I am as stunned as everyone else at the pictures and videos appearing of crowded public spaces this weekend. People were arrested for having a b-b-q on a beach, while others couldn’t see anything wrong with sunbathing or busking. 3,000 souls visited one London park which has now been closed, meaning the people who use it for their permitted daily exercise in the concrete jungle we call our Capital now can’t. FFS.
The Government website lists 4 reasons why we can leave our home:
- shopping for basic necessities, for example food and medicine, which must be as infrequent as possible
- one form of exercise a day, for example a run, walk, or cycle – alone or with members of your household
- any medical need, including to donate blood, avoid or escape risk of injury or harm, or to provide care or to help a vulnerable person
- travelling for work purposes, but only where you cannot work from home
Despite this, some people are deliberately flouting the rules while others are doing so unwittingly because the rules are ambiguous and open to interpretation.
1. SHOPPING FOR NECESSITIES
There is no ambiguity here. You can collect a prescription or visit a pharmacy for medicines. You can visit the shop or supermarket for essential food items. End of story.
Despite that, some people still aren’t getting it. On my daily run out on my mobility scooter last week, I met an elderly chap in my village out on a walk. He was telling me he still drives a mile in his car to the next village each morning to buy his newspaper and couldn’t see anything wrong with that. He wasn’t being defiant or malicious, he just didn’t get that this wasn’t an essential journey for necessities and I think many folk are making journeys simply because they’re not grasping the concept of essential.
Early on in the pandemic, before lockdown, my Dad was also walking daily to the supermarket for his newspaper. He liked the exercise, enjoyed the social interaction and sitting with the paper and his breakfast was his favourite part of the day. I had to be very firm with him to stop doing that once lockdown was announced and arranged to have his newspaper delivered instead.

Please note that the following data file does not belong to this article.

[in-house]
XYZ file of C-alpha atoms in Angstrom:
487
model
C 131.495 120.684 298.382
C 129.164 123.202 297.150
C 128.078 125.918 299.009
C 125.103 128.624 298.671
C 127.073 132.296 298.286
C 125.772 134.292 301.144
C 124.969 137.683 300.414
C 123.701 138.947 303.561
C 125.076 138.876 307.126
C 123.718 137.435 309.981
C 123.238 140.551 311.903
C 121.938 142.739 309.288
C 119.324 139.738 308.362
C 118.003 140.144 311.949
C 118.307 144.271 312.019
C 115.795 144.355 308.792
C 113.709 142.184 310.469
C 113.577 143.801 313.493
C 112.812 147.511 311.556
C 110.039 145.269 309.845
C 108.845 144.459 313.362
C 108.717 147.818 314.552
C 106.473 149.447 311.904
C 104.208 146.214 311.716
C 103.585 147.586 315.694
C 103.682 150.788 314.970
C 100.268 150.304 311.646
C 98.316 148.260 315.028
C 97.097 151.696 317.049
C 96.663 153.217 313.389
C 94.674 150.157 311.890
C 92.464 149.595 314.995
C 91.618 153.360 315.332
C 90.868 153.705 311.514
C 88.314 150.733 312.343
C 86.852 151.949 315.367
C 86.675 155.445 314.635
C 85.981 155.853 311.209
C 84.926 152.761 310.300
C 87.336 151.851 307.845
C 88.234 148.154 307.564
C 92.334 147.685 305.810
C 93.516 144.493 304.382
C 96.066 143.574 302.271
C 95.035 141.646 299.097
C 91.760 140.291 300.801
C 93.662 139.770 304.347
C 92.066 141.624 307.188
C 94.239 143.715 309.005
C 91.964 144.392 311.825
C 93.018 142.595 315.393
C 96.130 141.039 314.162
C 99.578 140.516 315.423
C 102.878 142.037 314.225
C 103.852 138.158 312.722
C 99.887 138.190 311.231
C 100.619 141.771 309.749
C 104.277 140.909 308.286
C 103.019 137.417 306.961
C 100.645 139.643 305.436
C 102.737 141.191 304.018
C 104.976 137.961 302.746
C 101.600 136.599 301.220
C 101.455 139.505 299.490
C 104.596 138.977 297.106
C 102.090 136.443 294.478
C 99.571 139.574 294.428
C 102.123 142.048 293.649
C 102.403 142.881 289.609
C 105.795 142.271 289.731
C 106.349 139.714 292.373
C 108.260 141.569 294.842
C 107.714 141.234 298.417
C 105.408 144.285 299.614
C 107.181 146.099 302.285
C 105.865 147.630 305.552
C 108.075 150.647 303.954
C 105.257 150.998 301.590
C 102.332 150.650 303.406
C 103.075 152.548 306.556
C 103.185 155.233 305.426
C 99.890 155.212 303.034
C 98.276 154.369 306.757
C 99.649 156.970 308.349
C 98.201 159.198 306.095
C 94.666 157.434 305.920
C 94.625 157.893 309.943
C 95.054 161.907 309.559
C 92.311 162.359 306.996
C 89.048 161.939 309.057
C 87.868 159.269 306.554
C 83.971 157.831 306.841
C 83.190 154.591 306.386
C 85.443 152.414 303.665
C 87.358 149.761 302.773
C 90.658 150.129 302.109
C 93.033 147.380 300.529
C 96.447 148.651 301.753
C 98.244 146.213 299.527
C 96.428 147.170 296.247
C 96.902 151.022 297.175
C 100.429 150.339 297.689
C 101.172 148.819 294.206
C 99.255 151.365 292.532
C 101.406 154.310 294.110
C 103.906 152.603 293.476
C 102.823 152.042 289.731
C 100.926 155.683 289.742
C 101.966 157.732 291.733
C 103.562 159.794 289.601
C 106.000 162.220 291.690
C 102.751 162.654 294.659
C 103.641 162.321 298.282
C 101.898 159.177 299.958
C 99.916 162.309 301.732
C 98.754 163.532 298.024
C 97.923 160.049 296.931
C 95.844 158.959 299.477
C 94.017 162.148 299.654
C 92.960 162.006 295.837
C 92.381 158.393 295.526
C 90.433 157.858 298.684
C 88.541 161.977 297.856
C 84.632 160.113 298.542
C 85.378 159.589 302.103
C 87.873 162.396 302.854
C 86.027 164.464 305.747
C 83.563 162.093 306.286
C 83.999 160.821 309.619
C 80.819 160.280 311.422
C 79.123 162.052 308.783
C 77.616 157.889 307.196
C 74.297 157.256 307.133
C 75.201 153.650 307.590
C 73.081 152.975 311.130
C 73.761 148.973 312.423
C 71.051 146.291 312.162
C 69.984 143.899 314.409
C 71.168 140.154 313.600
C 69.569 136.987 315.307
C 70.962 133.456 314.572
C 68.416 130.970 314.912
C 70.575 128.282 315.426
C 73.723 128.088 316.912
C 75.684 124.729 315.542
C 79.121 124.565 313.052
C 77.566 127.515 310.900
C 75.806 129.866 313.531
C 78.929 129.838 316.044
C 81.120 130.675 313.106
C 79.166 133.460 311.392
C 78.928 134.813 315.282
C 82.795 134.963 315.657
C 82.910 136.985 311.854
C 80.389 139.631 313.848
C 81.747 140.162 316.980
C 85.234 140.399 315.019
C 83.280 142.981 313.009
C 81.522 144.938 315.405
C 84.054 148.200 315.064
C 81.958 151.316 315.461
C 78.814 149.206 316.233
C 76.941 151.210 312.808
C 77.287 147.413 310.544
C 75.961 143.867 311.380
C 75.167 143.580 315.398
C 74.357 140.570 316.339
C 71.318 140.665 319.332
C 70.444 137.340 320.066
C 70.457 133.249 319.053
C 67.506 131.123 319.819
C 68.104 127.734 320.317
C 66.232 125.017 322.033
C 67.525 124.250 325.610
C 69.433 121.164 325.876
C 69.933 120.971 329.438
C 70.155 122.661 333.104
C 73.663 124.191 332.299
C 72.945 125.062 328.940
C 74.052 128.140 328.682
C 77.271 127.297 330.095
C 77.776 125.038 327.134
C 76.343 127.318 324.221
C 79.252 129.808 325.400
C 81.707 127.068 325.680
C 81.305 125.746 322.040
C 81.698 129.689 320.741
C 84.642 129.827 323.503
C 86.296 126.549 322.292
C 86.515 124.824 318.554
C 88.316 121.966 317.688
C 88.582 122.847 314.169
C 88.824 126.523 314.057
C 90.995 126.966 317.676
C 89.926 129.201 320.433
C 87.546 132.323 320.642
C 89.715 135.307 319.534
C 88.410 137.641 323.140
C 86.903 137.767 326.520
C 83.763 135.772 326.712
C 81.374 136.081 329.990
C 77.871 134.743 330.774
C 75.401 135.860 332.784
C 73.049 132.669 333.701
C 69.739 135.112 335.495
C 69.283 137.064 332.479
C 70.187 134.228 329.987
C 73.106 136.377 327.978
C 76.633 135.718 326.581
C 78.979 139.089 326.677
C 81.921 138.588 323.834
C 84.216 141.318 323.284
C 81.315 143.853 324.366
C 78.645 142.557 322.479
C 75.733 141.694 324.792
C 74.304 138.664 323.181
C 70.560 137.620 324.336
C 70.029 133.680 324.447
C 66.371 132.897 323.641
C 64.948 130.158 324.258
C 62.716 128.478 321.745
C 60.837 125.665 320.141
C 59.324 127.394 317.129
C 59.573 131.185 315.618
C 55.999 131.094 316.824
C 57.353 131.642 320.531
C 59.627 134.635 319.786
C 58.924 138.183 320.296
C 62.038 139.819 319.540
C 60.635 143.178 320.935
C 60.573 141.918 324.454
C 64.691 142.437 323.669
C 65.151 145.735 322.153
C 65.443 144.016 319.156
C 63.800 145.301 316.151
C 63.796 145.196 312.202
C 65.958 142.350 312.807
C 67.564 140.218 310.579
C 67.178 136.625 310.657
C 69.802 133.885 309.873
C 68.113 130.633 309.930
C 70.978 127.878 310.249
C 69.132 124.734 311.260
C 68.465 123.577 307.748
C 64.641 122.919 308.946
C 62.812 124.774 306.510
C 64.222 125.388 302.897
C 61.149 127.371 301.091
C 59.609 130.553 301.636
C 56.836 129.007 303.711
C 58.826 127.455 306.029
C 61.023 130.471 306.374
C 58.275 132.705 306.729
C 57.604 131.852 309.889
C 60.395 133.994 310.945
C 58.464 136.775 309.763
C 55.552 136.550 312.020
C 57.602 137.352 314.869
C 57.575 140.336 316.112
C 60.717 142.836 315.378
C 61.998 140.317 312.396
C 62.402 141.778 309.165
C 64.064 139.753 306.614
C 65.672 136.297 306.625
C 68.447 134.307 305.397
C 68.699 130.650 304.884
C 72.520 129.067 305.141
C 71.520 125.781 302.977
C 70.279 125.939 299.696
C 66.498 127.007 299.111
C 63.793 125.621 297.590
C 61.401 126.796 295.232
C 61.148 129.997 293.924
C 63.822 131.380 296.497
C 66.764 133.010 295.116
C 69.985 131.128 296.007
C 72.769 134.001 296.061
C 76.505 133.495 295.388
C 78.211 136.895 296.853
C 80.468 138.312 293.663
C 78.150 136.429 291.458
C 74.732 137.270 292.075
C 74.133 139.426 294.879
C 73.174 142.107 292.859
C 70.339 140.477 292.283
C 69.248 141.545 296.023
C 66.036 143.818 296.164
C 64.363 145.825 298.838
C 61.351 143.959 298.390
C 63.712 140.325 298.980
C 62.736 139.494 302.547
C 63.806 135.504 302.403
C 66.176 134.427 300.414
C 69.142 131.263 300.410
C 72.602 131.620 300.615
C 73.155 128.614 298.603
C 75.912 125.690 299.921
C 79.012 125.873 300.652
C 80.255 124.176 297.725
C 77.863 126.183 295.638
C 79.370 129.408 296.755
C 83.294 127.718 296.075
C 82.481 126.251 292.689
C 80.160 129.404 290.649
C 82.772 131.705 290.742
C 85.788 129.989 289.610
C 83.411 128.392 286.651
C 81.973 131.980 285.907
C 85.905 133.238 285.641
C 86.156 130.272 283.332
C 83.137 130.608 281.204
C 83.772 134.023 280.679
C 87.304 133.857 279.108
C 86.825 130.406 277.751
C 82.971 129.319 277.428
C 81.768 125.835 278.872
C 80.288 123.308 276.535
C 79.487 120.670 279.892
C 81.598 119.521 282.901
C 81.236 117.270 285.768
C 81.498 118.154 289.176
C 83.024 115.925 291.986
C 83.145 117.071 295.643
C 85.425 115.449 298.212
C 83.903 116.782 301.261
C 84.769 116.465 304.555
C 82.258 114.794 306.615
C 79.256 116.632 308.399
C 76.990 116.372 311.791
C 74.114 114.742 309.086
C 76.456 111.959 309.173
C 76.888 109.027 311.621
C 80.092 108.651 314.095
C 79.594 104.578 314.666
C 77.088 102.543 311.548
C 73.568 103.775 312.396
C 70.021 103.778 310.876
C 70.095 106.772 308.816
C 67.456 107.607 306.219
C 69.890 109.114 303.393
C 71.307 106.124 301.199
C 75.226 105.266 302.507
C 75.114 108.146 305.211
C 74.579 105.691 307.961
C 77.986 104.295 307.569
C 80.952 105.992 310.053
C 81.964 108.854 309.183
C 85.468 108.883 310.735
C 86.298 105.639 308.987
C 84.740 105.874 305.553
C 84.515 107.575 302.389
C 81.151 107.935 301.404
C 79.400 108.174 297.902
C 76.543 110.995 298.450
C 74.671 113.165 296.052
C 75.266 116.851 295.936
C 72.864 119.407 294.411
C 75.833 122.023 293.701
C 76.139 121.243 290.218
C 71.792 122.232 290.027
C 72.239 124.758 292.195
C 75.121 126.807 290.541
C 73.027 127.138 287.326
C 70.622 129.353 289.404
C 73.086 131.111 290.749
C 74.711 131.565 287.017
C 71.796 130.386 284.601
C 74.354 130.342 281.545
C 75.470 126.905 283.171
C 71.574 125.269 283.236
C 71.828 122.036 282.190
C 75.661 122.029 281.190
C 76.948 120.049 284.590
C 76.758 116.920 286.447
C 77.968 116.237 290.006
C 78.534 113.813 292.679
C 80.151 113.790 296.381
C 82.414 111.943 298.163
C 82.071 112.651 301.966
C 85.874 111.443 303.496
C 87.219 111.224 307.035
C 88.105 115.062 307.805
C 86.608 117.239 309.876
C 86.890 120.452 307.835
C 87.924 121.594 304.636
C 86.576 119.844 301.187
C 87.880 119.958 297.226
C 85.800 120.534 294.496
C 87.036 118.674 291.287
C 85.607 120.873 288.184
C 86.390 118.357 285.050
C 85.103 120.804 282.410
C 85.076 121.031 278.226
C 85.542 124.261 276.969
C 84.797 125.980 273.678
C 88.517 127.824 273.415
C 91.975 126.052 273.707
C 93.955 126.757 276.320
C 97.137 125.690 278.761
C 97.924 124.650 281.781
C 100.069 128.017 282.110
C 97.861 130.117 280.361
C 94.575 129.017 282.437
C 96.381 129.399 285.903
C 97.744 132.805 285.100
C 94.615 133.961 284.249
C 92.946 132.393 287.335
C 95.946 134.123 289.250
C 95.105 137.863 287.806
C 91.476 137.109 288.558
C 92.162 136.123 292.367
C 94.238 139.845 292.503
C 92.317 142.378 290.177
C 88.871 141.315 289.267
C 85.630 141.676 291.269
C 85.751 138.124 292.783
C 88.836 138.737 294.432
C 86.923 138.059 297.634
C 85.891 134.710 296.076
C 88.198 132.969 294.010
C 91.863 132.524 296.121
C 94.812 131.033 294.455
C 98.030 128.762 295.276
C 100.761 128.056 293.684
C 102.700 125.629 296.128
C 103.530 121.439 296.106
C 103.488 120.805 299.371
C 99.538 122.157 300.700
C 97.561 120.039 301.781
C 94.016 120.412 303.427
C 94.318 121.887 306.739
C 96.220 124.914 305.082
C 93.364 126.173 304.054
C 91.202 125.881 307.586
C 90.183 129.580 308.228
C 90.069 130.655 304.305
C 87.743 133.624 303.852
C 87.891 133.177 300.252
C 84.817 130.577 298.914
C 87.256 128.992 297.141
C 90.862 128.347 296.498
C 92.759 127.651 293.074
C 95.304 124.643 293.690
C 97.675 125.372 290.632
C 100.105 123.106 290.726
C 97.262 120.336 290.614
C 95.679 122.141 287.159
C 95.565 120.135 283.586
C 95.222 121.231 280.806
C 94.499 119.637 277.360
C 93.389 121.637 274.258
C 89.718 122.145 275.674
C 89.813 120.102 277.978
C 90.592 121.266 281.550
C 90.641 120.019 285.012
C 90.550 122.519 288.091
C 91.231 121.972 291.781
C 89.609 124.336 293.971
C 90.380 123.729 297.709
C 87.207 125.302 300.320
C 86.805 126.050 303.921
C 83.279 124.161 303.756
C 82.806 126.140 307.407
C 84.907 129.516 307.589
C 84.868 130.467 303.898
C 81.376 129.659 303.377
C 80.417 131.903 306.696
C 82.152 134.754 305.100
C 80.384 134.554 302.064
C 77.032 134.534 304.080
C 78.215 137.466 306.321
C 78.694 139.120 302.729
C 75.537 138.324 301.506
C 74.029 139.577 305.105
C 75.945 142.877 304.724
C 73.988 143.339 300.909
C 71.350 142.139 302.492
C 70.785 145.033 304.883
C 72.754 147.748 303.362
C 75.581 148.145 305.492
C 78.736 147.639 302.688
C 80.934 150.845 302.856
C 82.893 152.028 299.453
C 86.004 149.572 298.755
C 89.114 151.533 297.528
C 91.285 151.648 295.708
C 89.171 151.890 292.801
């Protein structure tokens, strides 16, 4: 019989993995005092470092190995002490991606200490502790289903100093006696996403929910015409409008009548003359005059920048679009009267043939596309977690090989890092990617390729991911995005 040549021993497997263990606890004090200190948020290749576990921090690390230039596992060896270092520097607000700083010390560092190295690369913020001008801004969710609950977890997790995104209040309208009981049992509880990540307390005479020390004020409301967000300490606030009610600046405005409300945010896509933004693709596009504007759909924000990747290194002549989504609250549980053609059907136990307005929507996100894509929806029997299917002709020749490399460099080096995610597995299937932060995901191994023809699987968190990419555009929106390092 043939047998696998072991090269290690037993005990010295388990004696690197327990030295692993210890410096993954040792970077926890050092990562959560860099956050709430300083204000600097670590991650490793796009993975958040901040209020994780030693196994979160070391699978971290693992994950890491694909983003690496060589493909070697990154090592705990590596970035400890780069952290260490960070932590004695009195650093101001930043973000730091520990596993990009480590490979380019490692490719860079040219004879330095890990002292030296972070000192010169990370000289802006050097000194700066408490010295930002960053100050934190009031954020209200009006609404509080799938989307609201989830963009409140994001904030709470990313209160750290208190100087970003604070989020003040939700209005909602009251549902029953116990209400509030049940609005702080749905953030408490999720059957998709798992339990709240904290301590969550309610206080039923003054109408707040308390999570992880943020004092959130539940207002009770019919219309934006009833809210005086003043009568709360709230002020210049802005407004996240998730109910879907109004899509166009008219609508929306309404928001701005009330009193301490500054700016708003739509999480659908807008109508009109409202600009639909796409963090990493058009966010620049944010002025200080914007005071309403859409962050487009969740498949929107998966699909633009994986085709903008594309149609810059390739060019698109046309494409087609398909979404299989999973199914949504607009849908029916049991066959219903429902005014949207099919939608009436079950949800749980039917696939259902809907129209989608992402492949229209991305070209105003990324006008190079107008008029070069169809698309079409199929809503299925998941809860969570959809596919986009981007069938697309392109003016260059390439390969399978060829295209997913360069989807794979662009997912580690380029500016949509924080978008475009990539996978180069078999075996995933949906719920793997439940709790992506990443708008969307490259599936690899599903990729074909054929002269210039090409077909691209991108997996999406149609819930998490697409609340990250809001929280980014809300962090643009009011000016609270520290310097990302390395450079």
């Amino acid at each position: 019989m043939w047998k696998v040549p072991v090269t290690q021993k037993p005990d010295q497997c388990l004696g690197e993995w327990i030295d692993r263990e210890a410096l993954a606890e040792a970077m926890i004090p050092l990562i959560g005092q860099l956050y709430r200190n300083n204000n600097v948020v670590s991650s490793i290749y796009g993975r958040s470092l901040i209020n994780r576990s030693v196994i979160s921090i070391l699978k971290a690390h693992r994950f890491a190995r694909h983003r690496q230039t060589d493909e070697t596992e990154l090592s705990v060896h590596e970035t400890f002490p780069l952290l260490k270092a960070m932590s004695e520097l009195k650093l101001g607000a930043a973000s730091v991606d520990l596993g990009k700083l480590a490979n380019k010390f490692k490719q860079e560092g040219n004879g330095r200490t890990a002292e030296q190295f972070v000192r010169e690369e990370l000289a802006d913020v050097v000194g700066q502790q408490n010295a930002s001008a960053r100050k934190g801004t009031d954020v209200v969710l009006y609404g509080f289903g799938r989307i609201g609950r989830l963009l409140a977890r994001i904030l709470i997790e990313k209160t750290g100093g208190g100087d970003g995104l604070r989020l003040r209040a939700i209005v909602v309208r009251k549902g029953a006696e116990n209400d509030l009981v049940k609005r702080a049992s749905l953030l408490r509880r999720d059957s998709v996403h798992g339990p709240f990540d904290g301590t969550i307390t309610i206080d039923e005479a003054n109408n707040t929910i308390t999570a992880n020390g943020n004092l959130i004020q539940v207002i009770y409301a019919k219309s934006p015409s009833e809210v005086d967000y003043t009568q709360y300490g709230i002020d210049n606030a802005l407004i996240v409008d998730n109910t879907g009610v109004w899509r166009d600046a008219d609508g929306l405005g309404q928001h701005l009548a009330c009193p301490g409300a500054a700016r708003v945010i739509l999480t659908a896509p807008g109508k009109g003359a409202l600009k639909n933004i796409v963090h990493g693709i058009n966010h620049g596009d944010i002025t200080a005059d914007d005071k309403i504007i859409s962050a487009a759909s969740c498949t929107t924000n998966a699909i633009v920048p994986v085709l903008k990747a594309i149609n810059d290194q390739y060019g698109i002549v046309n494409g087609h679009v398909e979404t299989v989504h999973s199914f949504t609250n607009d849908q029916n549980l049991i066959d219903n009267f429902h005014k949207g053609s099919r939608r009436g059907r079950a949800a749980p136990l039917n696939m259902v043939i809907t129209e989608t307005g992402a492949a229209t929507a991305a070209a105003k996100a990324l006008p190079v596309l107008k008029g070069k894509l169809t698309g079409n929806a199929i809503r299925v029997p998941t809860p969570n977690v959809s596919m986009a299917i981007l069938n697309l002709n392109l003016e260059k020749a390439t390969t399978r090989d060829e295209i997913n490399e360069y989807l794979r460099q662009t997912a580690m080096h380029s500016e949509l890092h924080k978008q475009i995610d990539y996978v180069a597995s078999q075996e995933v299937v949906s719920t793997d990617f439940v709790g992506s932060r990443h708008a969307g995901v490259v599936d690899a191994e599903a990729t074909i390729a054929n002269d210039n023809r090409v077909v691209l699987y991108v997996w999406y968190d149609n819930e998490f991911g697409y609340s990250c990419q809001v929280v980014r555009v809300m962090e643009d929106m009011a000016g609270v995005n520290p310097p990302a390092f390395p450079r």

2. DAILY EXERCISE
While on the face of it this appears a simple instruction to follow, it’s actually caused huge confusion and I think the government needed to be much more clear on what this entails. The Health Secretary, Matt Hancock, appeared on Question Time last week to clarify the position and ended up, in part, muddying the water further.
He said that a walk for an hour, or a cycle ride for half an hour, in the area where we live, would seem sensible but that if we’re up to it we can exercise for longer. NO Mr Hancock. You give clear instructions and the instructions should be we can walk for up to an hour, or cycle ride for up to half an hour, in the area where we live, and that should be it.
Much confusion has arisen over whether we can drive short distances, park up and exercise on, for example, a public footpath. In our rural village this has caused aggression and vigilanteism, with people putting notices on parked cars, ranting on Facebook and me personally being verbally attacked. This, at least, was clarified by Mr Hancock who states very clearly that it is permissible to drive up to 5 minutes in the area where we live, park up and then walk with our pets or household members.
This instruction is really important for someone like me. I am in the vulnerable group, and caring for parents in the shielded group. I have been very strictly self-isolating for 3 weeks now so that I can continue to provide face-to-face care for people who can’t manage on their own for the next 3 months. I have mobility problems of my own and can’t walk for up to 5 minutes some days, let alone a mile, but I still need to get fresh air and let my dog have a poop. However, I want to exercise in very quiet parts of my area to avoid coming into contact with other people, so I have been driving maybe ¼ mile outside my village and parking up to walk my dog, either on the way back from an essential trip to care for my parents, or on the way to. It’s great that the Health Secretary has now clarified that this is permissible.
3. ANY MEDICAL NEED, INCLUDING CARING DUTIES
This seems straight forward, but it took a lot of reading and reassurance that I was still allowed face-to-face visits to care for my parents. You can’t just pop in to check your elderly relatives are OK. You can drop off shopping and prescriptions, but these need to be left on the doorstep and the relative should then take precautions when bringing supplies inside the house, ie disposing of plastic bags, then wiping down cardboard or other packaging then thoroughly washing their hands.